Film Review: AquariusIt’s all about the star, and what a star she is!
Sonia Braga, Brazilian high diva and unforgettable sexual icon of the end of the last century, makes a triumphant comeback in Mendonça Filho’s Aquarius, which is one of the most glowing tributes to an actress ever made. Aged now, but remarkably “unimproved” by surgical “enhancement,” Braga’s aristocratic bone structure has only been purified by time and experience. Her intelligent eyes are ever more like great, sorrowing yet humor-filled dark wounds, while that trademark cascade of raven hair remains as thick as it was in her breakthrough Dona Flor and Her Two Husbands, 40 years ago.
Here she plays Clara, a retired journalist living in Brazil, with seemingly the perfect lifestyle: days spent on or near the beach, lying in her hammock; a beautiful apartment filled with the books, vinyl and cassettes she refuses to part with, although she knows all about an MP3; a daughter and adorable grandchild who pay loving visits; a tight circle of close friends and lovers who are man enough to appreciate both her age and refined loveliness, not to mention being a one-breasted cancer survivor.
However, all of this is threatened by a big development company that has taken over her apartment complex, buying tenants out, with Clara the sole remaining resident who simply—and quite sensibly—does not feel the need to relocate her comfort zone. The company sends over some fierce representatives, including Diego (a meltingly handsome Humberto Carrão), the developer’s grandson, to try to persuade and then force her hand, but they are no match for this tough, beautiful old bird.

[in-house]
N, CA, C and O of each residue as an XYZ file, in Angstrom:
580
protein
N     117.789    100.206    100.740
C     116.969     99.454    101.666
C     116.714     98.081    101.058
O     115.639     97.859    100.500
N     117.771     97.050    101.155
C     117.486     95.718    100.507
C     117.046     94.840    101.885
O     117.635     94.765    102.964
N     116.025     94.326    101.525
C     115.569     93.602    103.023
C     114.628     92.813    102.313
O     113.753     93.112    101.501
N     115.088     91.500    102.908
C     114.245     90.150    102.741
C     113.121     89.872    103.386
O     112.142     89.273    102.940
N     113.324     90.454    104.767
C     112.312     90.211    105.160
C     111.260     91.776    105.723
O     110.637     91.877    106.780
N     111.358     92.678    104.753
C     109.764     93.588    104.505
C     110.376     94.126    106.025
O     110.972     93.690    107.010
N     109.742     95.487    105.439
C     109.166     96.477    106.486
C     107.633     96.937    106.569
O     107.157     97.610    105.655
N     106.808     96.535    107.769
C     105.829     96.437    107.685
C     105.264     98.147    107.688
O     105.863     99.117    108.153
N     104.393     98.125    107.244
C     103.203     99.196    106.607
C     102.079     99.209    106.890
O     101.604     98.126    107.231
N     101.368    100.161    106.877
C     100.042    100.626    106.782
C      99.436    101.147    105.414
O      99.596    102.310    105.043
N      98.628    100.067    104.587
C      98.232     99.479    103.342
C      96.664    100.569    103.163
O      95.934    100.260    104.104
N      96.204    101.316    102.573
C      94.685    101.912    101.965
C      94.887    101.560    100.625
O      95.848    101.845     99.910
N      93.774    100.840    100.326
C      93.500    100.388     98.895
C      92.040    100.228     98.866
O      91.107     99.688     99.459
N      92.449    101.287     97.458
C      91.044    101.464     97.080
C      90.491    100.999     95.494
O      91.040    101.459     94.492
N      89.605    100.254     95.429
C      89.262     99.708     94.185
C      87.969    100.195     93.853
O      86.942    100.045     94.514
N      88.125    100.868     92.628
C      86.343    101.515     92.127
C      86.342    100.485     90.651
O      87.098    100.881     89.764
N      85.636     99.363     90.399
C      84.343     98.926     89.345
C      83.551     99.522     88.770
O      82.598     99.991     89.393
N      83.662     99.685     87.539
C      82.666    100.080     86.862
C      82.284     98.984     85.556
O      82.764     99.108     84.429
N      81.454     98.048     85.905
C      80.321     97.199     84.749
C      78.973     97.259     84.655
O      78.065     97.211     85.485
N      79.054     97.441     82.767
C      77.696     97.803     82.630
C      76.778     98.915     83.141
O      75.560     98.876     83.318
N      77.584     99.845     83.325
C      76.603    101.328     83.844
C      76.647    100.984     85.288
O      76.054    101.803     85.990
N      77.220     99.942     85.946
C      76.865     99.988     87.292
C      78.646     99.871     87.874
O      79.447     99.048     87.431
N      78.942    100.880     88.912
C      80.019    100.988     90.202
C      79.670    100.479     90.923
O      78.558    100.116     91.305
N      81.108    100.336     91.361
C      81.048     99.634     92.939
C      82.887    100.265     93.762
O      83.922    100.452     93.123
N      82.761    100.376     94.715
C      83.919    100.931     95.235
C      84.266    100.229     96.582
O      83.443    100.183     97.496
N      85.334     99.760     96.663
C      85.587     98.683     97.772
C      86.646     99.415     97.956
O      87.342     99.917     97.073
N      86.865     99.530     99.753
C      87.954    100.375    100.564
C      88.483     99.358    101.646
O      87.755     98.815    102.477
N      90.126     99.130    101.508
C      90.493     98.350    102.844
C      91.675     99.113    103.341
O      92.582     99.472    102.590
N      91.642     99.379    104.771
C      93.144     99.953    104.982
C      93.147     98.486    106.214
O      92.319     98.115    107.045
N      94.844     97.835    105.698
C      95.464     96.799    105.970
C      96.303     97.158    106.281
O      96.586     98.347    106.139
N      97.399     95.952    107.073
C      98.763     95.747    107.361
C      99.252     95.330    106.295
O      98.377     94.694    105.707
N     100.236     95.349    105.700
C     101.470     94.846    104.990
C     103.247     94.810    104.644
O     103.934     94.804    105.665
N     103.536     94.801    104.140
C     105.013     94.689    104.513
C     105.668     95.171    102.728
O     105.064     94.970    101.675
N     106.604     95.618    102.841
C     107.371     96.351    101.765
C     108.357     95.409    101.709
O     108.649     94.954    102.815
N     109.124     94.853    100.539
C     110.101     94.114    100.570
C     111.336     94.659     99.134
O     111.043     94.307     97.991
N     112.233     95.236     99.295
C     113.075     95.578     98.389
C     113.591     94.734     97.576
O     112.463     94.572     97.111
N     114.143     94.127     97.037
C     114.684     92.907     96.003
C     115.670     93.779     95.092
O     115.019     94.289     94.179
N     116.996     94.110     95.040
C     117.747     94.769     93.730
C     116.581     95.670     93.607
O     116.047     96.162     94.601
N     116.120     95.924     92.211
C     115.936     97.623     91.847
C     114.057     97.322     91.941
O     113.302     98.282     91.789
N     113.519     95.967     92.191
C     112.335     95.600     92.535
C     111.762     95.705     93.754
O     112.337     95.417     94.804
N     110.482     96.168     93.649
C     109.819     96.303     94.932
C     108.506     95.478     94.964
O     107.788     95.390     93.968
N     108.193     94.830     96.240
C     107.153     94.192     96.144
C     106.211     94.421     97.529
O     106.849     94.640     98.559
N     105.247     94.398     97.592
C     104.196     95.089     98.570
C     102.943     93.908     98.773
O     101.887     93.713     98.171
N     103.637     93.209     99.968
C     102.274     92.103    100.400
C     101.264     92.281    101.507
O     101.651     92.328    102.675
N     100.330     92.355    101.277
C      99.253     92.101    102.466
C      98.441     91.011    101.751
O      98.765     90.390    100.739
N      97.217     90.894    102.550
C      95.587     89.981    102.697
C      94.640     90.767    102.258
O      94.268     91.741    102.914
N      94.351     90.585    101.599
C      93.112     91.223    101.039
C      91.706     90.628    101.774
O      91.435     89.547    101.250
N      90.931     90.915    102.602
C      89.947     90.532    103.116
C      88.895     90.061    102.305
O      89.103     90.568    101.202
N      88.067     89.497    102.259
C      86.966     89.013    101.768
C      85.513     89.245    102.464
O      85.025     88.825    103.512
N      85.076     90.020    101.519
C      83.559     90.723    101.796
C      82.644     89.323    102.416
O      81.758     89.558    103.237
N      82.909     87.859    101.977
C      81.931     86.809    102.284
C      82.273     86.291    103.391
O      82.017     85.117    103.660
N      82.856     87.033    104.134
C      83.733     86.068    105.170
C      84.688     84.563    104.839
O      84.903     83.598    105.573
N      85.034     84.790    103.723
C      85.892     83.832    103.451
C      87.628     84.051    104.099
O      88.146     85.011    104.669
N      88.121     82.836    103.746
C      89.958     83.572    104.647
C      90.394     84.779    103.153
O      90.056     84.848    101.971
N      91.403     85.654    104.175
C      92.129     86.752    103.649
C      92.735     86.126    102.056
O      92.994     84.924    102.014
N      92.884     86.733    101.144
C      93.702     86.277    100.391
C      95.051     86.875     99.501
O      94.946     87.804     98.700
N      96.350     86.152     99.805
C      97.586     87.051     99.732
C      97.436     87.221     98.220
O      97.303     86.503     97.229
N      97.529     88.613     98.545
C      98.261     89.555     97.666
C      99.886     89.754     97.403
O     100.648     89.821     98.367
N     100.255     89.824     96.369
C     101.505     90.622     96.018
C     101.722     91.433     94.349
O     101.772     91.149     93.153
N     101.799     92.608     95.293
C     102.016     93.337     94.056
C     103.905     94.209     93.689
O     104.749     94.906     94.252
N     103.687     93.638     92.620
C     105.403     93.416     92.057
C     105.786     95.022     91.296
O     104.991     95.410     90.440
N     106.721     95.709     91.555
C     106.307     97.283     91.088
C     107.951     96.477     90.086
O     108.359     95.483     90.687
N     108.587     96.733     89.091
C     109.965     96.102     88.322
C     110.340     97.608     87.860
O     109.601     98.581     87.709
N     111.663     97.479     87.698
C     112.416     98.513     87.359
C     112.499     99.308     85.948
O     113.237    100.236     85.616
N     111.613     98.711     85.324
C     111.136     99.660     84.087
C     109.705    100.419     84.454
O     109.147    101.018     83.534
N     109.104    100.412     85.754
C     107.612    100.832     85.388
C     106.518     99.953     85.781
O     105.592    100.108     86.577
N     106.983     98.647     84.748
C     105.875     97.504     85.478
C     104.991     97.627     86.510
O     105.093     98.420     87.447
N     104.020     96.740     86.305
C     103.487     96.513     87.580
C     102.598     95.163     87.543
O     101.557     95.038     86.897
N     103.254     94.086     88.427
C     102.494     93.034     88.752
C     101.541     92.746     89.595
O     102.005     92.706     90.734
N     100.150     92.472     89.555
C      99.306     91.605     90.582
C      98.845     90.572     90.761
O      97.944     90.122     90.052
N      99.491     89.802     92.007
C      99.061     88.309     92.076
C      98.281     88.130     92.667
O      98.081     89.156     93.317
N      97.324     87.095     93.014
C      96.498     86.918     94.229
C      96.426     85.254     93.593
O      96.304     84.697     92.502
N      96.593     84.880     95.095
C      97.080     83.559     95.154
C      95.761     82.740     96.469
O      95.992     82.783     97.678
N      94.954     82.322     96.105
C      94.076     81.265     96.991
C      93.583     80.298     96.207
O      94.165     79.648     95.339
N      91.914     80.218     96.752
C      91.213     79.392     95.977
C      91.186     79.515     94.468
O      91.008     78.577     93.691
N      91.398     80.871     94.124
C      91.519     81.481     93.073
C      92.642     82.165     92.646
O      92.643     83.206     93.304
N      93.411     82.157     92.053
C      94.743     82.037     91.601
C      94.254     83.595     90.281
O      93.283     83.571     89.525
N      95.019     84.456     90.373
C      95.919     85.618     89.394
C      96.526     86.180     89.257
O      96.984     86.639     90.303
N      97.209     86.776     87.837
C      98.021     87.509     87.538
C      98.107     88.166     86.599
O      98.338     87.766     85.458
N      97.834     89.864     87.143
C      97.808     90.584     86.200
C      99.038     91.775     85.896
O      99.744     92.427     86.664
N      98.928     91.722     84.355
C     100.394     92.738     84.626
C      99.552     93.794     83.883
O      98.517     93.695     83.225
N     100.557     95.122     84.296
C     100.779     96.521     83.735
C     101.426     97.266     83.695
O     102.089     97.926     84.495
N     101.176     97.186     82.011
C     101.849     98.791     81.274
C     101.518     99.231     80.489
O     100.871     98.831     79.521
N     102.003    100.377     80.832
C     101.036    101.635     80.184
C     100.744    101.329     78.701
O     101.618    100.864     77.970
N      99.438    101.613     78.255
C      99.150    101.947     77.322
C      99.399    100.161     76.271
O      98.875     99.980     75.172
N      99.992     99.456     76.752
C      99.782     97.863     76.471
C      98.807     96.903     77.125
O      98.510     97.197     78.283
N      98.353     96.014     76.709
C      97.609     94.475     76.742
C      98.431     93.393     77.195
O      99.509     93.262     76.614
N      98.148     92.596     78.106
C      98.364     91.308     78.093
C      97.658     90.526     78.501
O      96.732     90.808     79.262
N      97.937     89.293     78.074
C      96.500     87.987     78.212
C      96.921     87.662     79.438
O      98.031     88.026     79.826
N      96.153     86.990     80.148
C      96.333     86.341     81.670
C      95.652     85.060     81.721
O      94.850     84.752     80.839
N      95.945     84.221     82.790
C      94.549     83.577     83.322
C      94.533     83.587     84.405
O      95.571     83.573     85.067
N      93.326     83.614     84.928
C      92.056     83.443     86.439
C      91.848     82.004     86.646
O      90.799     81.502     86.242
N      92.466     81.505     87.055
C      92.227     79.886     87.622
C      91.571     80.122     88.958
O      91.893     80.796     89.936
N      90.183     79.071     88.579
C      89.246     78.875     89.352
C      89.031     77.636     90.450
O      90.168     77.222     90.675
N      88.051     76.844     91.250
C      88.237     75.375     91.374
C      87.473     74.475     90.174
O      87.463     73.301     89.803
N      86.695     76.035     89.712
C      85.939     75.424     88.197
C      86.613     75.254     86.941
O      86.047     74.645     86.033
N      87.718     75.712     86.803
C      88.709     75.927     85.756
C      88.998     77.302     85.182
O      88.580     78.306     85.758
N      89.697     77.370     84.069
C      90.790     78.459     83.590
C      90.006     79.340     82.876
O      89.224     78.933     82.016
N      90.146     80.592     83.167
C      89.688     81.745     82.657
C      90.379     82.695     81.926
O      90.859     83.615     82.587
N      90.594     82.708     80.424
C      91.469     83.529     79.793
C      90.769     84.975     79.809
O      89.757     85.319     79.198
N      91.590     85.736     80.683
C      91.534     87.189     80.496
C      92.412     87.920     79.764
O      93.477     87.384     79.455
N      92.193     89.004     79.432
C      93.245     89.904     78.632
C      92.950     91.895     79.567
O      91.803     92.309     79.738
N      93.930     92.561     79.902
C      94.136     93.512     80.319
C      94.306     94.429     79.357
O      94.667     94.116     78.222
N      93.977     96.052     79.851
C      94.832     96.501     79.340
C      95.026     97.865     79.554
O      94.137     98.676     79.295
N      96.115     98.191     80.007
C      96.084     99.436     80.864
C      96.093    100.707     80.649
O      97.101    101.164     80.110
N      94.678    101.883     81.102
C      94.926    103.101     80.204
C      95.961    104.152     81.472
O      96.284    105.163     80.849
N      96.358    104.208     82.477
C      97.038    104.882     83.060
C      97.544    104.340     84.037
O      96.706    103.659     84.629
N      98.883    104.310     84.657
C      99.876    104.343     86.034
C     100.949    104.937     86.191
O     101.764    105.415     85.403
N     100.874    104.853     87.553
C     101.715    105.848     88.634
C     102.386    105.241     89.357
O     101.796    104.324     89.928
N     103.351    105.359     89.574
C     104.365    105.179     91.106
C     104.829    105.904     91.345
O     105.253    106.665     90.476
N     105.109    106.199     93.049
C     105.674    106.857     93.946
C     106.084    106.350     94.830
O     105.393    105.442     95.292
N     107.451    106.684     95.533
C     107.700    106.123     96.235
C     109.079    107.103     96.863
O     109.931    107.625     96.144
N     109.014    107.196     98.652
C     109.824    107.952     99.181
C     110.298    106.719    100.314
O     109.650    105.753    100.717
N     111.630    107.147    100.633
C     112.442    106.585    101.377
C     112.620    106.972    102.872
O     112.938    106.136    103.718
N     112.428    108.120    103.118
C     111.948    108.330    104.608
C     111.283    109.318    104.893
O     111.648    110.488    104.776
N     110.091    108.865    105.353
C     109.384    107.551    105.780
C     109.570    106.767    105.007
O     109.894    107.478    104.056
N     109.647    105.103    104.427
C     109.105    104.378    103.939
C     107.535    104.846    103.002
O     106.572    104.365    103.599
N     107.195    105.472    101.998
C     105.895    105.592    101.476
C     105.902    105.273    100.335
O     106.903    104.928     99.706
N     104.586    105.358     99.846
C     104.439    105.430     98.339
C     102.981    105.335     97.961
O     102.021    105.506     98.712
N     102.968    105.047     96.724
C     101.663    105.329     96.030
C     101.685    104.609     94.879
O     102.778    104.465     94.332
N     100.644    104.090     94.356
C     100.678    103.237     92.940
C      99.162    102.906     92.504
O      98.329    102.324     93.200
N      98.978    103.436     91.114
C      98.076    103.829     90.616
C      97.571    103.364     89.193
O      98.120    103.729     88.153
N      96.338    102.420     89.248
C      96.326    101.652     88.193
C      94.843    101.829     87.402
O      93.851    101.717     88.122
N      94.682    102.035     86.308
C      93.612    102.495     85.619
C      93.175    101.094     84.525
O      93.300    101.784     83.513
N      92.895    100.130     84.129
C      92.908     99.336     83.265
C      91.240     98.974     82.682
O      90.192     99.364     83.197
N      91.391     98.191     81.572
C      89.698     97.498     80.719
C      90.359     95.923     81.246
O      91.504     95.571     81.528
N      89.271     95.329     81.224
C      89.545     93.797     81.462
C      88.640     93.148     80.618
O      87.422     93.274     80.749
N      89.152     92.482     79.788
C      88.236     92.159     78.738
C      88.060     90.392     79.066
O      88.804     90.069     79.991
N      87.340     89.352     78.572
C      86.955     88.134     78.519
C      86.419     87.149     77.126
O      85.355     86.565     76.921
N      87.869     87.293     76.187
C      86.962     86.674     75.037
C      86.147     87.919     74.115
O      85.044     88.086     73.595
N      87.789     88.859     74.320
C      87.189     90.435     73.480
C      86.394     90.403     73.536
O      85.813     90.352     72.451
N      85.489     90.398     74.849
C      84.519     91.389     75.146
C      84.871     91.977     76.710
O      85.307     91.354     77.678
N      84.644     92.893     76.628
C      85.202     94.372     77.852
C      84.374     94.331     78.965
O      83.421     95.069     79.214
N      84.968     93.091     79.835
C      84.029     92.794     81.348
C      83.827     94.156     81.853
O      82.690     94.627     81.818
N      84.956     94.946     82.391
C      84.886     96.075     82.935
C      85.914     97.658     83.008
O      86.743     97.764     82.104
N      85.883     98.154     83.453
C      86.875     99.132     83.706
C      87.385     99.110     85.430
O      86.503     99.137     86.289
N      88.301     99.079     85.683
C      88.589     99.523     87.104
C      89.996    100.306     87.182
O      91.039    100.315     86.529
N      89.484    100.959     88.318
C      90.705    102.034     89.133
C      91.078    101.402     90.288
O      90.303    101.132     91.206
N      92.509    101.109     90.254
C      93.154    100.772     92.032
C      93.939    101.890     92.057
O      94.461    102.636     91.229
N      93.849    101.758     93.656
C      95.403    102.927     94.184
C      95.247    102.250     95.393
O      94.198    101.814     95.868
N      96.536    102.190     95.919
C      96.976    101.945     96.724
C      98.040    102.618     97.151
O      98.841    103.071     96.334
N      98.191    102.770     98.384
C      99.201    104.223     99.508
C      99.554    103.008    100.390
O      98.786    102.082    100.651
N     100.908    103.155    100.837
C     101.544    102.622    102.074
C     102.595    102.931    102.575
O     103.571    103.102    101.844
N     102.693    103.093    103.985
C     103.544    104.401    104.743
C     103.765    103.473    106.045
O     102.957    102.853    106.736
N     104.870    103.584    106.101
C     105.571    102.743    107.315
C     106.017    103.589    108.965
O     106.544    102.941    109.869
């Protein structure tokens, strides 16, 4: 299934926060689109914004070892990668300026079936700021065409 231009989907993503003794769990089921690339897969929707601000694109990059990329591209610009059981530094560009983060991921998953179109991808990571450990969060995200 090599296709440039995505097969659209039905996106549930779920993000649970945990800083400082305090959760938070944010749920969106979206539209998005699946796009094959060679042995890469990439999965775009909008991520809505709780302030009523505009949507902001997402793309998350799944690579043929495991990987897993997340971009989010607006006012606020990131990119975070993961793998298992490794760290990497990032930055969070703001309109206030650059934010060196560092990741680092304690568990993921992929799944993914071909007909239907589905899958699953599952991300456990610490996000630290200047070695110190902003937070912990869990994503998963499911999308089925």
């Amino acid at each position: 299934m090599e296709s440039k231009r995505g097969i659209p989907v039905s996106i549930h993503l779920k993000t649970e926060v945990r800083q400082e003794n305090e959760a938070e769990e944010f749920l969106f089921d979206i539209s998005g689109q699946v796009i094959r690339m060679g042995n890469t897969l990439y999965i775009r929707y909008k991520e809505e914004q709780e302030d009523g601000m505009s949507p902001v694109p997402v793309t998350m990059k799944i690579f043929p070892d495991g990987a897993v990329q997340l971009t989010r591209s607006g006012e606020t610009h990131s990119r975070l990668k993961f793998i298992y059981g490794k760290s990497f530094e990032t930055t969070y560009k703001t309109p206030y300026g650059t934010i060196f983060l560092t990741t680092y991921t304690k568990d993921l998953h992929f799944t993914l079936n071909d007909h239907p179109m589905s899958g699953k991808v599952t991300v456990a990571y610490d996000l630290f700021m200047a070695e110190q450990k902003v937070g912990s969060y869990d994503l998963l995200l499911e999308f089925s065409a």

Filho’s relentless yet at all times loving focus on his star calls to mind Agnès Varda’s Cleo from 5 to 7 and Pasolini’s Mamma Roma, both in its febrile understanding of the feminine psyche and exquisite sense of detail. Blessed with a great camera subject, his approach here is wonderfully loose, his camera often merely content to follow this physical wonder. The screenplay, while not exactly a model of flashy wit, is more than sufficient, relying, one suspects, on frequent ad-libbing among Filho’s capable cast, which adds to the deeply lifelike quality of this entire enterprise. This quality is never more apparent than in a drinking scene with Clara and her girlfriend, which has a genuine, quite irresistible air of hilarity about it, although nothing anyone says is particularly funny. There is a remarkably bold sex scene, in which our heroine tells a young visitor first that she wants him to leave, and immediately after that she wants to have sex with him. Indeed, Aquarius is often such a richly layered and observant portrait of a woman’s daily life that it’s akin to reading Colette, and in matters such as these there can be no higher praise.
The camerawork of Pedro Sotero and Fabricio Tadeu is an essential element, capturing the full glory of the beauties of both the film’s star and beachy Brazil, only tellingly marred by a shot of a termite’s nest, with particularly hideous implications for Clara. Filho is also exceptionally canny in his use of music, which often starts up only at the end of scenes, providing, in the perfection of its curating, both the perfect commentary on and summation of what has just happened.
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